Leadership educators are faced with the challenge of preparing students to serve organizations and people in dynamic and ever changing contexts. The purpose of this study was to examine undergraduate leadership students’ self-perceived level of moral imagination to make recommendations for moral imagination curricula. Moral imagination is the foundation of moral decision-making, which is critical to develop for aspiring leaders. It also has the potential to develop resilience and hardiness in organizations and people, which is paramount for community sustainability. Students in leadership courses at two universities were surveyed to measure their level of moral imagination in terms of three constructs: reproductive, productive, and creative imagination. One hundred fifty-one leadership students completed the instrument. It was found that participants had moderate moral imagination abilities with their highest scoring abilities in productive imagination. Recommendations lie in educational opportunities, curricula structure, and teaching techniques.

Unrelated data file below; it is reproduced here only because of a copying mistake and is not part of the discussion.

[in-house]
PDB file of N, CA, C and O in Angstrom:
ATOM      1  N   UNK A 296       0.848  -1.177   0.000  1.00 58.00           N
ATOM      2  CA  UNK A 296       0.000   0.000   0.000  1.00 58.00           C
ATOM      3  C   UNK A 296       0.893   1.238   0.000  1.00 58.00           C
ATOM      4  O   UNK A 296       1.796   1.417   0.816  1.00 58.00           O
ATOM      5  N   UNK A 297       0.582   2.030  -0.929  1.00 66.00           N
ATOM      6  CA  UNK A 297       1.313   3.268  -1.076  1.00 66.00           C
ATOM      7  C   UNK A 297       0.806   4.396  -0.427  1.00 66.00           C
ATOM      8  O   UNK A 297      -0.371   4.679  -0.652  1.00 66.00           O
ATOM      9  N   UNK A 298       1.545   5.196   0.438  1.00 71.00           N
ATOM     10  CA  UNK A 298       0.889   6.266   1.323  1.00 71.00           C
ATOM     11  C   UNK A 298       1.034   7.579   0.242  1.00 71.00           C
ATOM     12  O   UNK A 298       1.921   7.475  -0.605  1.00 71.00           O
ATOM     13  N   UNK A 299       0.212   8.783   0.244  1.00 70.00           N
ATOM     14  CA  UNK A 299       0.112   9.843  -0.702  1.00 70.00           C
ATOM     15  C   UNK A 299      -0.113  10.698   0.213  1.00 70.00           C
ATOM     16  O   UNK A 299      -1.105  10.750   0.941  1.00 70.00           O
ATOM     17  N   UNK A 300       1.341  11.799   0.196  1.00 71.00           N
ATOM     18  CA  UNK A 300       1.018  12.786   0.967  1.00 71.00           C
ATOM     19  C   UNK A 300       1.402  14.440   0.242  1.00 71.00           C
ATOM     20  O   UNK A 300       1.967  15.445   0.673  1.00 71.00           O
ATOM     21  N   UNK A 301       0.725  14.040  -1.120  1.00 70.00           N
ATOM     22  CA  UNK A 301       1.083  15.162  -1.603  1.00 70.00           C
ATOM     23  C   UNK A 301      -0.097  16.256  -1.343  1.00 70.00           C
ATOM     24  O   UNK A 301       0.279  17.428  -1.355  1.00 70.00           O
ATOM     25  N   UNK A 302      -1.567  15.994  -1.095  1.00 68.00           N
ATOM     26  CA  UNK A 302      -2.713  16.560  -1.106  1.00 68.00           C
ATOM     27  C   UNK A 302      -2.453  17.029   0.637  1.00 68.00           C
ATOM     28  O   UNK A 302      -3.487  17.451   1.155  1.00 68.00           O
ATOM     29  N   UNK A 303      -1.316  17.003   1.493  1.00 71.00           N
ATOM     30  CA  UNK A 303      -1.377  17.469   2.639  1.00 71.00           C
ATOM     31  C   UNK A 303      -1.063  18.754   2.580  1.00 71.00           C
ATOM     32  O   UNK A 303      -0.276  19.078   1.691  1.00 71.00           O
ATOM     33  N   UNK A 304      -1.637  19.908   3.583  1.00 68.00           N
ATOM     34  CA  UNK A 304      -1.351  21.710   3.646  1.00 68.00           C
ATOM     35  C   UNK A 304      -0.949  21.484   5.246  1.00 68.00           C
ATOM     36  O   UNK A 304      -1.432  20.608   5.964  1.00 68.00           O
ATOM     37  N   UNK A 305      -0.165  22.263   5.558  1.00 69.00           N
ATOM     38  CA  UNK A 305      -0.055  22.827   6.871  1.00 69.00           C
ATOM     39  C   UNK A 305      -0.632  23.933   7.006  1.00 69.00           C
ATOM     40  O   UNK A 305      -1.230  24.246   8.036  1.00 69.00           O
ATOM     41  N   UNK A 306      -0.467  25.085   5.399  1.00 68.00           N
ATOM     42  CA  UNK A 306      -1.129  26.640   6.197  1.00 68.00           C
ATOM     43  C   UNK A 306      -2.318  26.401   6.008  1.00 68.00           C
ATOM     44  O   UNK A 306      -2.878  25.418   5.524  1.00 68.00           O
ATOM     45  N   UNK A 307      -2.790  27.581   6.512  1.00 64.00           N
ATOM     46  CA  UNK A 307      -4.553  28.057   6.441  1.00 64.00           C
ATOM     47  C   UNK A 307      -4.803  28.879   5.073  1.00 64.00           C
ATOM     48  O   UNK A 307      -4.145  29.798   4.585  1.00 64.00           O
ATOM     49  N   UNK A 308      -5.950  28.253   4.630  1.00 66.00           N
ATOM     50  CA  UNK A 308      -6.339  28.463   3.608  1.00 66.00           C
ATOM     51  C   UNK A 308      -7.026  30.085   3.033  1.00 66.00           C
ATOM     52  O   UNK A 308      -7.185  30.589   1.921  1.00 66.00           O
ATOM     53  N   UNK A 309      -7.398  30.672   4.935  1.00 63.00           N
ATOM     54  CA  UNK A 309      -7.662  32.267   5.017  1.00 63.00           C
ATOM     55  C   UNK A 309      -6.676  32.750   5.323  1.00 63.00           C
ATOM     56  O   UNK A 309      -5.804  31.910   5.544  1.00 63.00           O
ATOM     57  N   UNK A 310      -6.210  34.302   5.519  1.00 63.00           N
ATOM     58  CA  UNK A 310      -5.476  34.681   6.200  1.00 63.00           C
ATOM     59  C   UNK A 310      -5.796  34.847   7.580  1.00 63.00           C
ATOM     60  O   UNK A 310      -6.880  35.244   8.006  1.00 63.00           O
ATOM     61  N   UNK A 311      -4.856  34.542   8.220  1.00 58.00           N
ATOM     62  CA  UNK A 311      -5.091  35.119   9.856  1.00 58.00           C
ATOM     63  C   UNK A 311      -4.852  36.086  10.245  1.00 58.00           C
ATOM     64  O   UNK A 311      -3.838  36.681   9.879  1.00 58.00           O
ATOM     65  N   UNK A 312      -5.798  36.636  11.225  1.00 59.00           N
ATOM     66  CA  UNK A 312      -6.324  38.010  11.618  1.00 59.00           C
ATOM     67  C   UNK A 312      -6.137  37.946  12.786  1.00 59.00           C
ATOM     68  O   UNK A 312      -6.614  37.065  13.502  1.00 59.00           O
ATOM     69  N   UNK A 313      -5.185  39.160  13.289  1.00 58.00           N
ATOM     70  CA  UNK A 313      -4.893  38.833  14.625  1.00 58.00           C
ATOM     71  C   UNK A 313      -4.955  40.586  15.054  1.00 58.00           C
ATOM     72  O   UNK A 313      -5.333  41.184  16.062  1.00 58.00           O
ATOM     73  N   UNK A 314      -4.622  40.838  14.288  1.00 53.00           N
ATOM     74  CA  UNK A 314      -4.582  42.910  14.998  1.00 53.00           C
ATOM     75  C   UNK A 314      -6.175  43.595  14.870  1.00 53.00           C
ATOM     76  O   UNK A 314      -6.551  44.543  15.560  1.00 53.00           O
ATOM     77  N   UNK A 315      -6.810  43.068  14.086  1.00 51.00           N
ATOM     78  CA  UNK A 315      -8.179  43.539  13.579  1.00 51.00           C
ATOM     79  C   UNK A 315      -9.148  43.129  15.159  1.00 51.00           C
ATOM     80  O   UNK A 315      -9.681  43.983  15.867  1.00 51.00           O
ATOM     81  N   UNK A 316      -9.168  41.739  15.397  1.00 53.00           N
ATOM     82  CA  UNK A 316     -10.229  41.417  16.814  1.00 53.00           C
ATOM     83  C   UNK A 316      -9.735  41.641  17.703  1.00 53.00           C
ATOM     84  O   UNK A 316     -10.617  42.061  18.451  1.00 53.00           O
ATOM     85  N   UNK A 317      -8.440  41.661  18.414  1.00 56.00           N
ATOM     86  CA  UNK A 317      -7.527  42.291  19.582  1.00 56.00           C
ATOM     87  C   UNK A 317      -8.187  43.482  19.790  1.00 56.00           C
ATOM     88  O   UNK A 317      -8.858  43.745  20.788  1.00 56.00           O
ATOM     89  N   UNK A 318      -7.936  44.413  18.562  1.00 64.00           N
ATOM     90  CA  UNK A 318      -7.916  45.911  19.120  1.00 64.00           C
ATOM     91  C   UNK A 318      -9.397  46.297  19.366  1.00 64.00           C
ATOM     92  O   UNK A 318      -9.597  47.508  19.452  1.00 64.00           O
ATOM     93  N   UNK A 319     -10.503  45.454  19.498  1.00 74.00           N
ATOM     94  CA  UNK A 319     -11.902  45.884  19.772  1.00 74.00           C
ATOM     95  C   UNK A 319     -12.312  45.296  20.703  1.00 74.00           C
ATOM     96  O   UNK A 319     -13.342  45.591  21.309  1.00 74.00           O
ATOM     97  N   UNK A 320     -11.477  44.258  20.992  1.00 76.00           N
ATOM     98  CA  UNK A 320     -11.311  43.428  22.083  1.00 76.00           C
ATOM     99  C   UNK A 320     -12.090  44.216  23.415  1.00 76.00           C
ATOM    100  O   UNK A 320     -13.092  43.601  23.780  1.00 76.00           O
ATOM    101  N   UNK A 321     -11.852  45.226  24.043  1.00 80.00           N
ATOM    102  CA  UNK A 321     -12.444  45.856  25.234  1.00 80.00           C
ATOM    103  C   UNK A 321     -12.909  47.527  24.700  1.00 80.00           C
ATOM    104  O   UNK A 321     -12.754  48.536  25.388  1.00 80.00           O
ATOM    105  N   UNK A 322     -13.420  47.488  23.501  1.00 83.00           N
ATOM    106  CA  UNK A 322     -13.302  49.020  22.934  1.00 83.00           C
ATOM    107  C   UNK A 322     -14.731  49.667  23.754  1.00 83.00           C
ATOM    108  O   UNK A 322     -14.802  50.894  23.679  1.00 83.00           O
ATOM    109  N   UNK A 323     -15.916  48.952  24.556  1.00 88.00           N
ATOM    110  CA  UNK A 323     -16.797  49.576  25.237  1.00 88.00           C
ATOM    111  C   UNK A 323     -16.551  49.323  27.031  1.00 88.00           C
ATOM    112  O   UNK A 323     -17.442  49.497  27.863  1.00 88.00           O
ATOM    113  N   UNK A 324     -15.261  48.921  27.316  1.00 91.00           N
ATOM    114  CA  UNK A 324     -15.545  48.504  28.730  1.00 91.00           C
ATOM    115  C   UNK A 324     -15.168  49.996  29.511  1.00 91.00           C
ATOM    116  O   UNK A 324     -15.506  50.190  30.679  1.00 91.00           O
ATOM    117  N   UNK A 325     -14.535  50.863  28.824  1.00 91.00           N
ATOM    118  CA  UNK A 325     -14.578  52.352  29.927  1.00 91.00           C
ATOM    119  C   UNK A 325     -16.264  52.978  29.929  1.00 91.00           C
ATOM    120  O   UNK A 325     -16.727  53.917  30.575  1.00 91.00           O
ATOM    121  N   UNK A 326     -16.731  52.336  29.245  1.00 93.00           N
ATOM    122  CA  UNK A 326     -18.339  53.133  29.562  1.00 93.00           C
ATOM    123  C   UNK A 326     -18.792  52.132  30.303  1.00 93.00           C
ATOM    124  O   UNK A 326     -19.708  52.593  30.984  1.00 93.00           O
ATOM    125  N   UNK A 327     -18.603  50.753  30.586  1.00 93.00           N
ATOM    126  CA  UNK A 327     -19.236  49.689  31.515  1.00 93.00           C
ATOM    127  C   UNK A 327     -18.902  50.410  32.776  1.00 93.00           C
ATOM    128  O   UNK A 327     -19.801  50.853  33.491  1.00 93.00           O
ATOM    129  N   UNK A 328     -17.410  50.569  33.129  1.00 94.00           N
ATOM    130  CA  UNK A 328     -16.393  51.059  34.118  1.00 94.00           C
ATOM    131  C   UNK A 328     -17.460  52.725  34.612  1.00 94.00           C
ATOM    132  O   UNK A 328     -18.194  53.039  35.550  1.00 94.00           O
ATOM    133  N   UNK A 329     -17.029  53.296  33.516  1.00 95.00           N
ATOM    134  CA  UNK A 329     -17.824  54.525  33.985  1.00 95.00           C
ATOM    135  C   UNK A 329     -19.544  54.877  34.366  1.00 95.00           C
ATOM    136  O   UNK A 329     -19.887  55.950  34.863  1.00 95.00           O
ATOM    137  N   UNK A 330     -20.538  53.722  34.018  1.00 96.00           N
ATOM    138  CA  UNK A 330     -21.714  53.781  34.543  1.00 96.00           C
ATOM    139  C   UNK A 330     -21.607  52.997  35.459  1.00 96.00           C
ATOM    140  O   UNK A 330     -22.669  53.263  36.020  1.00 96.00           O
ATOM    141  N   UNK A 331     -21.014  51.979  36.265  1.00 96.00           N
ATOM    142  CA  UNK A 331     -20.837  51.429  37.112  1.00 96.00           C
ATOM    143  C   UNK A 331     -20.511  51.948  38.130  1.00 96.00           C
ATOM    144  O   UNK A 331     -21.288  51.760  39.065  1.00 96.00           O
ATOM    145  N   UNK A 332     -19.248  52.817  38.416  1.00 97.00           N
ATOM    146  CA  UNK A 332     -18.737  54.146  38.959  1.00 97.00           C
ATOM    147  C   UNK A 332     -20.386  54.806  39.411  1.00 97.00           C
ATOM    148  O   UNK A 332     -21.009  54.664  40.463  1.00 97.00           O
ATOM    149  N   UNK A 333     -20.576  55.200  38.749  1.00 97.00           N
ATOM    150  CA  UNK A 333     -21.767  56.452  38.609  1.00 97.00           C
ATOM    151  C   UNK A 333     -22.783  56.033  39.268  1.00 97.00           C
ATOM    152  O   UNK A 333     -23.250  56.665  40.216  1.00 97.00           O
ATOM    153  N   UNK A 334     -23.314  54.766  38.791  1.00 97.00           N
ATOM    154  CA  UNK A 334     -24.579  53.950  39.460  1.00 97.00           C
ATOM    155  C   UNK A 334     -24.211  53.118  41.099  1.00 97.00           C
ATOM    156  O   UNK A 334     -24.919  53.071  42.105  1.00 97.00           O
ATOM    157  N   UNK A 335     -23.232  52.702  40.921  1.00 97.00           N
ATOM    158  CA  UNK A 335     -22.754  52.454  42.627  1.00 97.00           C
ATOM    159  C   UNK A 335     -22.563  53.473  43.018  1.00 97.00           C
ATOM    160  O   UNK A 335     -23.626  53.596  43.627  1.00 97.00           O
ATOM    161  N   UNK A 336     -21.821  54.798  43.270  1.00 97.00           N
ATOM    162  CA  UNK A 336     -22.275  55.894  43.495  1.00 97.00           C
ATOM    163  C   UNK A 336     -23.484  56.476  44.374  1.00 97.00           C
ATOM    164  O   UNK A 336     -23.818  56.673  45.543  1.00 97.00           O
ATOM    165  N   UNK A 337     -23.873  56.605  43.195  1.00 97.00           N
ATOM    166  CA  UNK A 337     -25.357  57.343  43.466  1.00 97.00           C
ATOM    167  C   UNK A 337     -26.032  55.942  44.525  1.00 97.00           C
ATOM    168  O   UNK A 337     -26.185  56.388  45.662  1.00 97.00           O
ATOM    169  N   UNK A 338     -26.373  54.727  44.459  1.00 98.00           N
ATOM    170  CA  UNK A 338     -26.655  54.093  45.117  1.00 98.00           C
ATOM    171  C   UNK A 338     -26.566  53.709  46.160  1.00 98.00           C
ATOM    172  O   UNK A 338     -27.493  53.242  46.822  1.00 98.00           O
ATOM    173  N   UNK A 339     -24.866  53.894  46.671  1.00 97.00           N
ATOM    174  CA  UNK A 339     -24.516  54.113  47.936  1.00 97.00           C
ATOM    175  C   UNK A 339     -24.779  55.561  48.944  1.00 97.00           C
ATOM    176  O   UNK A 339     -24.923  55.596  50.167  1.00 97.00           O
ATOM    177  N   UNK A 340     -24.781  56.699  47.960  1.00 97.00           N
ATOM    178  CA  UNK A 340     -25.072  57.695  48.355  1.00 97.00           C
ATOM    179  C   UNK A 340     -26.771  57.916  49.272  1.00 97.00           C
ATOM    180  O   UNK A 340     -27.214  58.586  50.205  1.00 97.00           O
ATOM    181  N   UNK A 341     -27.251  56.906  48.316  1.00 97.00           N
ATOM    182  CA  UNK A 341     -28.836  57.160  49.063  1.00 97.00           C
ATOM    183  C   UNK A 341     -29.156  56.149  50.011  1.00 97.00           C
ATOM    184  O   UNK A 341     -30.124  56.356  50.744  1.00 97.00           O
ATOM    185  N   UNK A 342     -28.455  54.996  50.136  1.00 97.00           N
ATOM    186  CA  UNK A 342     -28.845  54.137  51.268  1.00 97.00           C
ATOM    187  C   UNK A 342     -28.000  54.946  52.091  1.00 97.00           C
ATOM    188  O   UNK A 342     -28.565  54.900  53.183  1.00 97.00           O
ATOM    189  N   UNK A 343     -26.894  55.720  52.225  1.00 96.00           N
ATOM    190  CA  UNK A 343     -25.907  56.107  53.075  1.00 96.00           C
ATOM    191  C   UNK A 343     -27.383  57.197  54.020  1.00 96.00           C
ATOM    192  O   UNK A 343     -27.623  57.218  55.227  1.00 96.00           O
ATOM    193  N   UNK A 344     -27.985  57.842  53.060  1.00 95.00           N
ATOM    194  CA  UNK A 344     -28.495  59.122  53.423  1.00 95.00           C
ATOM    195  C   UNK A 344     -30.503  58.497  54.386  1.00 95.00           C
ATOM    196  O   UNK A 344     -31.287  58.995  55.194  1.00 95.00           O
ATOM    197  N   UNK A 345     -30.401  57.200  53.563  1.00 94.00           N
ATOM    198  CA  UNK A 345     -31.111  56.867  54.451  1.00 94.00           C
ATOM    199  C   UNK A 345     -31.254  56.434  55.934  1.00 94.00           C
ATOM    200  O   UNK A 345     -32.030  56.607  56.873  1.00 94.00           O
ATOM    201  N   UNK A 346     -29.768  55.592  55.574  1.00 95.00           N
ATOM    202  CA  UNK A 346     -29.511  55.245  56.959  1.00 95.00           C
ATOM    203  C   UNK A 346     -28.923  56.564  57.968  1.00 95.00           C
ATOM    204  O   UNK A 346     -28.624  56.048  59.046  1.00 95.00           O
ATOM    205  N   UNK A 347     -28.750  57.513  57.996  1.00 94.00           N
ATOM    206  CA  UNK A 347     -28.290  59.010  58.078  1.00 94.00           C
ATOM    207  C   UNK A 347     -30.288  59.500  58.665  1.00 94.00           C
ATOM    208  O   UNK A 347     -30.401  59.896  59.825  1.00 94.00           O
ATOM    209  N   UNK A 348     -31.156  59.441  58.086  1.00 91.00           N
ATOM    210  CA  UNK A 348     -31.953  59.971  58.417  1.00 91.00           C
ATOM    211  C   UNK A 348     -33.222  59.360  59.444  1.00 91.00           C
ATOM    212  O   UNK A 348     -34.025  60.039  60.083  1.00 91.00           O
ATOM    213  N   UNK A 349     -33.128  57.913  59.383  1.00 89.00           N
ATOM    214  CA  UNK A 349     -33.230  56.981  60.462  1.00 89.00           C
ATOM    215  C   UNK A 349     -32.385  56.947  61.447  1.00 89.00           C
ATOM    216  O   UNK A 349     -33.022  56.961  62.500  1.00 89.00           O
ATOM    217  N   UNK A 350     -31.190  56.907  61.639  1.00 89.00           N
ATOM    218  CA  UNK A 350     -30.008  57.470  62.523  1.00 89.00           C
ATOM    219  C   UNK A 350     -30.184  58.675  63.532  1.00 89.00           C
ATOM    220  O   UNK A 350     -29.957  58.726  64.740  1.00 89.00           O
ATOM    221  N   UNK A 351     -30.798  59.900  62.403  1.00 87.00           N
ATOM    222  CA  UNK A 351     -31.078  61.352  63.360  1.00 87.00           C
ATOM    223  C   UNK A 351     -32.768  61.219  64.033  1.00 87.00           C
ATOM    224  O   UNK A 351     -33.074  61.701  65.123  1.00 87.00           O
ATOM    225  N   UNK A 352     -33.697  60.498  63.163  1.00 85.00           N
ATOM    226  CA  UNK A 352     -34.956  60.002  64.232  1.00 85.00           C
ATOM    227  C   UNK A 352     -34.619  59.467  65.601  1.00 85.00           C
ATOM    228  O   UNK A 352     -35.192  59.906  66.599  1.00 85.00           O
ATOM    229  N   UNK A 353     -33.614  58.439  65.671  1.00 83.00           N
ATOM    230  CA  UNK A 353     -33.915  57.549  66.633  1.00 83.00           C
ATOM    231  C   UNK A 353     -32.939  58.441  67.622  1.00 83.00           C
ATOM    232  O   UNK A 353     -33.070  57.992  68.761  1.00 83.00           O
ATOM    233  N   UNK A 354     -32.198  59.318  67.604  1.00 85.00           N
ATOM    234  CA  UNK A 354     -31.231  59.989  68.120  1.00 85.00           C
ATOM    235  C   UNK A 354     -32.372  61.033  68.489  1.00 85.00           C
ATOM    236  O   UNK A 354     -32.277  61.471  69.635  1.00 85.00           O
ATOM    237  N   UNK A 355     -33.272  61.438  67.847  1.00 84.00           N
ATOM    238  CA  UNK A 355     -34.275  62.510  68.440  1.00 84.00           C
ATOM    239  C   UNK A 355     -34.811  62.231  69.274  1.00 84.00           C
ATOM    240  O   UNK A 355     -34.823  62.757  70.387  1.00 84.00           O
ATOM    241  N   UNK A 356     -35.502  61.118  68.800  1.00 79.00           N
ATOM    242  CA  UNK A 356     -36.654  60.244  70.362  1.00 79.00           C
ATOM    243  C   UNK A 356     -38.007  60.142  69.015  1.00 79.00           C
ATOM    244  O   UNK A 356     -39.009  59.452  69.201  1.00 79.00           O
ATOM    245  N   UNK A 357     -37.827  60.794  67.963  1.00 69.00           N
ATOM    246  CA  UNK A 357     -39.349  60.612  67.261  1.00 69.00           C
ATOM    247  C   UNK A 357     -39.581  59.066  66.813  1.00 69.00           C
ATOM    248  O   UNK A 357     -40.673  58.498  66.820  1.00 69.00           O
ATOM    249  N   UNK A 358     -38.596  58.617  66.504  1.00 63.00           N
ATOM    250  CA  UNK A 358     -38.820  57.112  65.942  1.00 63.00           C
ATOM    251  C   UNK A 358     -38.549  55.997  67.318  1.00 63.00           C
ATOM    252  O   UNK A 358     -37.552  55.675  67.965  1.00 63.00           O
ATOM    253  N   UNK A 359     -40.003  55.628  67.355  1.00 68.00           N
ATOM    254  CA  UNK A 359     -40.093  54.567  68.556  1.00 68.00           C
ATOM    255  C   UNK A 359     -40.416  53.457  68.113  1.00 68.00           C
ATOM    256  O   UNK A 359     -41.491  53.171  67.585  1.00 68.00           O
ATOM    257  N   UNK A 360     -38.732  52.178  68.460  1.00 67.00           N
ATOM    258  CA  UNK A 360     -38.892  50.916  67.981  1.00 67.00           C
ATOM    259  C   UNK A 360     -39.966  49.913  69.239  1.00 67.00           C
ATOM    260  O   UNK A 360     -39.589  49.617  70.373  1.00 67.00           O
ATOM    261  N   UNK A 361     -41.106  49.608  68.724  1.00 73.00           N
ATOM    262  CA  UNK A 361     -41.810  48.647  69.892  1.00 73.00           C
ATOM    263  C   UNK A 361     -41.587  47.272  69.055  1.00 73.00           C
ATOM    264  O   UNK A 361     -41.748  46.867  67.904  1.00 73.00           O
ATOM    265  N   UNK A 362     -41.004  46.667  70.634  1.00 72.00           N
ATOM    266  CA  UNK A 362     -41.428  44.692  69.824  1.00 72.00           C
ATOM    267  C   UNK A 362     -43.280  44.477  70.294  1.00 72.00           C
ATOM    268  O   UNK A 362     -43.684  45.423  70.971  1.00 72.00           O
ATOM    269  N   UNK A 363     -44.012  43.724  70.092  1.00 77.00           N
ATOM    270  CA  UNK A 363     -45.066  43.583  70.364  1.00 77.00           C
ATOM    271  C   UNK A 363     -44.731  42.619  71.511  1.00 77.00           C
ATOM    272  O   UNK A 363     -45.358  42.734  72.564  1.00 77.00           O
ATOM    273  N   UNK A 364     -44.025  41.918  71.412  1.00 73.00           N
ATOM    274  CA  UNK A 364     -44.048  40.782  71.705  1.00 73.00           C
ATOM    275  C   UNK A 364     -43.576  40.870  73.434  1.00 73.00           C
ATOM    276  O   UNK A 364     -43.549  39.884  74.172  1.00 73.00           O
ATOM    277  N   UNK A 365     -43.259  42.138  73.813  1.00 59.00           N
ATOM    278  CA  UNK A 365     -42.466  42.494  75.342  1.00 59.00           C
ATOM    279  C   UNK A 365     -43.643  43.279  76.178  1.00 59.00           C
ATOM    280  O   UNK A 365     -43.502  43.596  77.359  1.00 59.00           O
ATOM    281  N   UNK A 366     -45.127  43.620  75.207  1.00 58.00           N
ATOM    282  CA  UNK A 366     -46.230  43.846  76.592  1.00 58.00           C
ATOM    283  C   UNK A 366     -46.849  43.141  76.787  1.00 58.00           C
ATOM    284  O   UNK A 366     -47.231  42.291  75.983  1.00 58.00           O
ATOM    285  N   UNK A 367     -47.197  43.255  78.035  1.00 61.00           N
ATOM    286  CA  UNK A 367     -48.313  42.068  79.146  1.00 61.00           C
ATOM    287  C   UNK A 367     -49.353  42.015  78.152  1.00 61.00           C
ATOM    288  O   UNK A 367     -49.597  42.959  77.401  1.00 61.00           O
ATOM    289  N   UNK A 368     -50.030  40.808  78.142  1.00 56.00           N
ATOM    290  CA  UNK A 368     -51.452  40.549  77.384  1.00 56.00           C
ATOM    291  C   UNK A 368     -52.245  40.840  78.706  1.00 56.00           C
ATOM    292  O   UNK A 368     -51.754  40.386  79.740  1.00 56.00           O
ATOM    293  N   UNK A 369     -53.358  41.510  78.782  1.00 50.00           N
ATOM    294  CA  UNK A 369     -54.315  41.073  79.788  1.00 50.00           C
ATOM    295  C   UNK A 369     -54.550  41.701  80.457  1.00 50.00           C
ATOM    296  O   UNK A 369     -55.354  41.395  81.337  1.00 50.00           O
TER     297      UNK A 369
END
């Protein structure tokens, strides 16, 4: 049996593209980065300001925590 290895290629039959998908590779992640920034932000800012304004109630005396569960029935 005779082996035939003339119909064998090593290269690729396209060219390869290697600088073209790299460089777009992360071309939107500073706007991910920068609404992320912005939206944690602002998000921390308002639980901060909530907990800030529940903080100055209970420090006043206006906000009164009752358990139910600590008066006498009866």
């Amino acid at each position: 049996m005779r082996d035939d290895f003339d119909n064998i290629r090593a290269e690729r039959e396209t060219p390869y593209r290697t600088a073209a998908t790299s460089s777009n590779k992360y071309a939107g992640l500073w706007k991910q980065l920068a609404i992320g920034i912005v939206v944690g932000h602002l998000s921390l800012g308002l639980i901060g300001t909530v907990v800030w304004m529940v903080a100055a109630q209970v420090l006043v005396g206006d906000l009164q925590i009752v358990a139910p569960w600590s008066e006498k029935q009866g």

Undergraduate Leadership Students’ Self-Perceived Level of Moral Imagination: An Innovative Foundation for Morality-Based Leadership Curricula